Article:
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Mikhail Alexandrovich Bakunin
|Born||30 May 1814
Pryamukhino, Russian Empire
|Died||1 July 1876 (aged 62)
Mikhail Alexandrovich Bakunin ( 30 May [O.S. 18 May] 1814 – 1 July 1876) was a Russian anarchist and revolutionary. He became an anarchist in the 1860s, and was one of the first people in the movement. Before that he was part of the left-wing of pan-Slavism. He is also known as the father of Russian nihilism.
Mikhail was born in the Russian Empire to a family of Russian nobles. As a young man he was a junior officer in the Russian army, but he quit his commission in 1835. He went to school in Moscow to study philosophy and began to attend radical groups where he was greatly influenced by Alexander Herzen. Bakunin left Russia in 1842 for Dresden, and eventually Paris where he met George Sand, Pierre-Joseph Proudhon and Karl Marx
He was eventually deported from France for speaking against Russia's oppression of Poland. In 1849 he was arrested in Dresden for being involved in the Czech rebellion of 1848. He was turned over to Russia where he was imprisoned in Peter-Paul Fortress in Saint Petersburg. He remained there until 1857, when he was sent to a work camp in Siberia. He escaped to Japan, the U.S. and finally ended up in London for a short time, then Switzerland and Italy.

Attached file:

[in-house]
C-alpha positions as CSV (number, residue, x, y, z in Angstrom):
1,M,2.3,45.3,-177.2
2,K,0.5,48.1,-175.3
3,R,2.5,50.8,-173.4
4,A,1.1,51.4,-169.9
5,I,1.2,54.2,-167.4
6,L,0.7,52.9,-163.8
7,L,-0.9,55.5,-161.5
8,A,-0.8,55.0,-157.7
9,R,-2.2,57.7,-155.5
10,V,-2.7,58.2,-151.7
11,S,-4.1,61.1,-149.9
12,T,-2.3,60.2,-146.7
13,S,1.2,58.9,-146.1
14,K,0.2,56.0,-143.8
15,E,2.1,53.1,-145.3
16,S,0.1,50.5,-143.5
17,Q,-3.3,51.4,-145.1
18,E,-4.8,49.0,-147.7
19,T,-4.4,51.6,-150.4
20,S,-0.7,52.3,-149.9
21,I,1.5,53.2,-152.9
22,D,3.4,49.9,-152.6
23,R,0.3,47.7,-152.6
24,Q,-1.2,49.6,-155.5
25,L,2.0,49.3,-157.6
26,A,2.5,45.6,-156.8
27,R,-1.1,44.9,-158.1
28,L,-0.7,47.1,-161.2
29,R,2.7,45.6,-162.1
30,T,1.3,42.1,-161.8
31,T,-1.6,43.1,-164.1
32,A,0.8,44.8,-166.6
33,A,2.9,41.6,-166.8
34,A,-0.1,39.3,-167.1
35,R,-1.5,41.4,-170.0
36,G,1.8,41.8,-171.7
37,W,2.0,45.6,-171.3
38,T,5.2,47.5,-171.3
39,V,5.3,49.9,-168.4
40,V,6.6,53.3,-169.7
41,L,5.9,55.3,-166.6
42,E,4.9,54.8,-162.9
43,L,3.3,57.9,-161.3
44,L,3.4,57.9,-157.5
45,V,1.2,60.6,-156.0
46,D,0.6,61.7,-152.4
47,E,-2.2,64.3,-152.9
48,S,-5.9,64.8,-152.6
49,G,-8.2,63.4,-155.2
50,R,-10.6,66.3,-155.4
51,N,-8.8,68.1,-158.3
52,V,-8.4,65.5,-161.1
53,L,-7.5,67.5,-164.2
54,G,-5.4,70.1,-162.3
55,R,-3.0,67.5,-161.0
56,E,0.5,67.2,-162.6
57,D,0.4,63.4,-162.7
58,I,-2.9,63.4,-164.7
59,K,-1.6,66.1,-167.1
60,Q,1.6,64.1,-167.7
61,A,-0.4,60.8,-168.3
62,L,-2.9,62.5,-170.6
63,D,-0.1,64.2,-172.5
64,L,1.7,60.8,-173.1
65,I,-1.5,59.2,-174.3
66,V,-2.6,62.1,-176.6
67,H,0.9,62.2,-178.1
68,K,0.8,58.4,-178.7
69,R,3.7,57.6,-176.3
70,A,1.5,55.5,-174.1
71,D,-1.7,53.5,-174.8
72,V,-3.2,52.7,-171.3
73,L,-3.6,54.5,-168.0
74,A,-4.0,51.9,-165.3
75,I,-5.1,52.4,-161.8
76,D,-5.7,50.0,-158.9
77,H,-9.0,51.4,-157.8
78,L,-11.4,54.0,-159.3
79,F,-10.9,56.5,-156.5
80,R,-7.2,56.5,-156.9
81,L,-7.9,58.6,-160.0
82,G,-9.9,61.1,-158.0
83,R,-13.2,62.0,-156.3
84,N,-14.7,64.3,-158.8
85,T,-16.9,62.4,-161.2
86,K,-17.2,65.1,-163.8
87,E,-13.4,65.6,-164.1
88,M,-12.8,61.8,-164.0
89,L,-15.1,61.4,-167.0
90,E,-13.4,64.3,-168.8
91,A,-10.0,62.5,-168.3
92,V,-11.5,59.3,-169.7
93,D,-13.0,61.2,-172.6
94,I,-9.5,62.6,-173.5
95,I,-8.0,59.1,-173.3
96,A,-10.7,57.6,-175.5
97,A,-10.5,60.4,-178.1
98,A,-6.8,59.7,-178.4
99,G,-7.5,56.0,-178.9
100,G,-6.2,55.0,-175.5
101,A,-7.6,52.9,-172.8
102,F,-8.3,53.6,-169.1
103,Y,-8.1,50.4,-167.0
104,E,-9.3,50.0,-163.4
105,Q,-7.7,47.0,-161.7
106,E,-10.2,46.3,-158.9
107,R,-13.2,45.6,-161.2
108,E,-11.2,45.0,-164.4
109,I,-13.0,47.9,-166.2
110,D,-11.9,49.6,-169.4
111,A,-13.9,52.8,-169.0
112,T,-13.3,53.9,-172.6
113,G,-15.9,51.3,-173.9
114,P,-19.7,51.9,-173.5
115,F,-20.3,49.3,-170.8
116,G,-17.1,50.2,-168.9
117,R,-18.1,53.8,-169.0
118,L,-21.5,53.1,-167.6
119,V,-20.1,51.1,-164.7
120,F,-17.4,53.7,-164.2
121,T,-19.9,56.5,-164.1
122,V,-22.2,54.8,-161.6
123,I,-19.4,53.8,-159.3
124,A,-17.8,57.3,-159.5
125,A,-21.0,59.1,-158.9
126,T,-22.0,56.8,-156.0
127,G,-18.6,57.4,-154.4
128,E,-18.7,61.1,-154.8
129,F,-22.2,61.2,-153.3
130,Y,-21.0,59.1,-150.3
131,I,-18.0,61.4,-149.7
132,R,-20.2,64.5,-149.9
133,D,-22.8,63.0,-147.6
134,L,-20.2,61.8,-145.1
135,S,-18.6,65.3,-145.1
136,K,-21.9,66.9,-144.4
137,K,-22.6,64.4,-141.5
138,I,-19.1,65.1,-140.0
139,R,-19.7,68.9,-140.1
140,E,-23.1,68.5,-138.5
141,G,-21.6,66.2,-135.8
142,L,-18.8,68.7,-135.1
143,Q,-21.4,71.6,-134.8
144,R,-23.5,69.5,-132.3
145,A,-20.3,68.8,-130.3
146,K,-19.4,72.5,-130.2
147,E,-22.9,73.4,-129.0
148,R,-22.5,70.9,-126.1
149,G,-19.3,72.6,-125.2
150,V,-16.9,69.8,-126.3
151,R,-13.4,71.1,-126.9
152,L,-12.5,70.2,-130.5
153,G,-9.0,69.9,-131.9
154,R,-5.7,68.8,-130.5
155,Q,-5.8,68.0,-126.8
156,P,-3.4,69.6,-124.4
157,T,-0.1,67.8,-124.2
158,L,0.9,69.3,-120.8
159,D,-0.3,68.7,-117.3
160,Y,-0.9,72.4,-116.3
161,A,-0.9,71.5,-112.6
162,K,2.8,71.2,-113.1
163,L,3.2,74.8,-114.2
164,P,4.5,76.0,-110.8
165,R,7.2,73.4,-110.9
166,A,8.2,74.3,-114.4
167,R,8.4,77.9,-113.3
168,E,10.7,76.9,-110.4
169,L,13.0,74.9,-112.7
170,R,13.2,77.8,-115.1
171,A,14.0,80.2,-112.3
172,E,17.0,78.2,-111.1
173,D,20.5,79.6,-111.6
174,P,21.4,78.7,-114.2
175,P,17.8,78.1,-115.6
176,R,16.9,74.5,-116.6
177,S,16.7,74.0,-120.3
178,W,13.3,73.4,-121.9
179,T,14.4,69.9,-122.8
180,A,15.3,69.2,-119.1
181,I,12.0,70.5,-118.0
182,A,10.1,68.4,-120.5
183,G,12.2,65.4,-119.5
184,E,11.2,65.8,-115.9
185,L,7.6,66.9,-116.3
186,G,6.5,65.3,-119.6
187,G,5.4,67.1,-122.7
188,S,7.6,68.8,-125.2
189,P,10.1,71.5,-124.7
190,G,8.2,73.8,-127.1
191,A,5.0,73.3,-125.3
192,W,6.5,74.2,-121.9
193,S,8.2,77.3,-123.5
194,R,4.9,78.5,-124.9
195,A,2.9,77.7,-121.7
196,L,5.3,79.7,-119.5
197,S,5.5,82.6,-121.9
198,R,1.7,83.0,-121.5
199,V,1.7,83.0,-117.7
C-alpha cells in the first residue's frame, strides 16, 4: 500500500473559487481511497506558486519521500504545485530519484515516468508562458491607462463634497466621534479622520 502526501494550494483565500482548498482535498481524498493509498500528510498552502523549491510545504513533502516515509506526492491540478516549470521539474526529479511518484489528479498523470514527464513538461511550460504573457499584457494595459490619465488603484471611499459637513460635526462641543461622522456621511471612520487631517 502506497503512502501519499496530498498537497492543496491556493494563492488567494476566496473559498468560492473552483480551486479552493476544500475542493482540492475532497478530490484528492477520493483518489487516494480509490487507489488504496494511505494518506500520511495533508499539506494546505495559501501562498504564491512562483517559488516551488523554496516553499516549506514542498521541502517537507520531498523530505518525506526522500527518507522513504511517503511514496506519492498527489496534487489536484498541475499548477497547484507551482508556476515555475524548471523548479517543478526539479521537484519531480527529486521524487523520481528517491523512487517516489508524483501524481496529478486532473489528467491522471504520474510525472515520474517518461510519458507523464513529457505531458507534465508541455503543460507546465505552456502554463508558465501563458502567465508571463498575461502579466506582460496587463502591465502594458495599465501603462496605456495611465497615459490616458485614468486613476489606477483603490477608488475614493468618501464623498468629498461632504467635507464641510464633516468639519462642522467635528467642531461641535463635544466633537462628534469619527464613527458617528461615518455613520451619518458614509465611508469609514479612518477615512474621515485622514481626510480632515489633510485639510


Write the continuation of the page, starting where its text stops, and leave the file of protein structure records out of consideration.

In 1868, Bakunin joined the socialist International Working Men's Association, a group of trade unions and workers' organizations. A disagreement with Marx, an important person in this organization, ended with Bakunin kicked out for having a "secret organisation within the International".
The bigger Bakuninist organization lasted longer than its small Marxist rival, which was only in New York. Bakunin promoted the basic ideas of syndicalism and of anarchism. From 1870 to 1876, Bakunin wrote some of his longer writings, such as Statism and Anarchy and God and the State.
The Paris Commune fitted many elements of Bakunin's anarchist programme – self-management, mandated delegates, a militia system with elected officers, and decentralisation. Even though he was old and sick, Bakunin also tried to join anarchists in Bologna, Italy, but was forced to return to Switzerland in disguise, where he lived in Lugano. He stayed active in the worker's and peasant's movements of Europe and he also influenced movements in Egypt and Latin America.
- Bakunin on anarchism / edited, translated and with an introduction by Sam Dolgoff Mikhail Bakunin Reference Archive; preface by Paul Avrich.—New York : Knopf, originally published in 1971 as Bakunin on anarchy. Includes James Guillaume’s Bakunin—A Biographical Sketch.Michael Bakunin by James Guillaume
- Michael Bakunin: Selected Writings, ed. A. Lehning. New York: Grove Press, 1974
- Statism and Anarchy, Cambridge University Press 1991
- No Gods No Masters: An Anthology of Anarchism by Daniel Guérin
- Anarchism: A Documentary History of Libertarian Ideas, Volume 1: From Anarchy to Anarchism (300CE-1939), ed. Robert Graham
- The Political Philosophy of Bakunin edited by G. P. Maximoff, including "Mikhail Bakunin—a Biographical Sketch" by Max Nettlau
- The Basic Bakunin: Writings 1869-1871, ed. Robert M. Cutler (New York: Prometheus Books, 1992)
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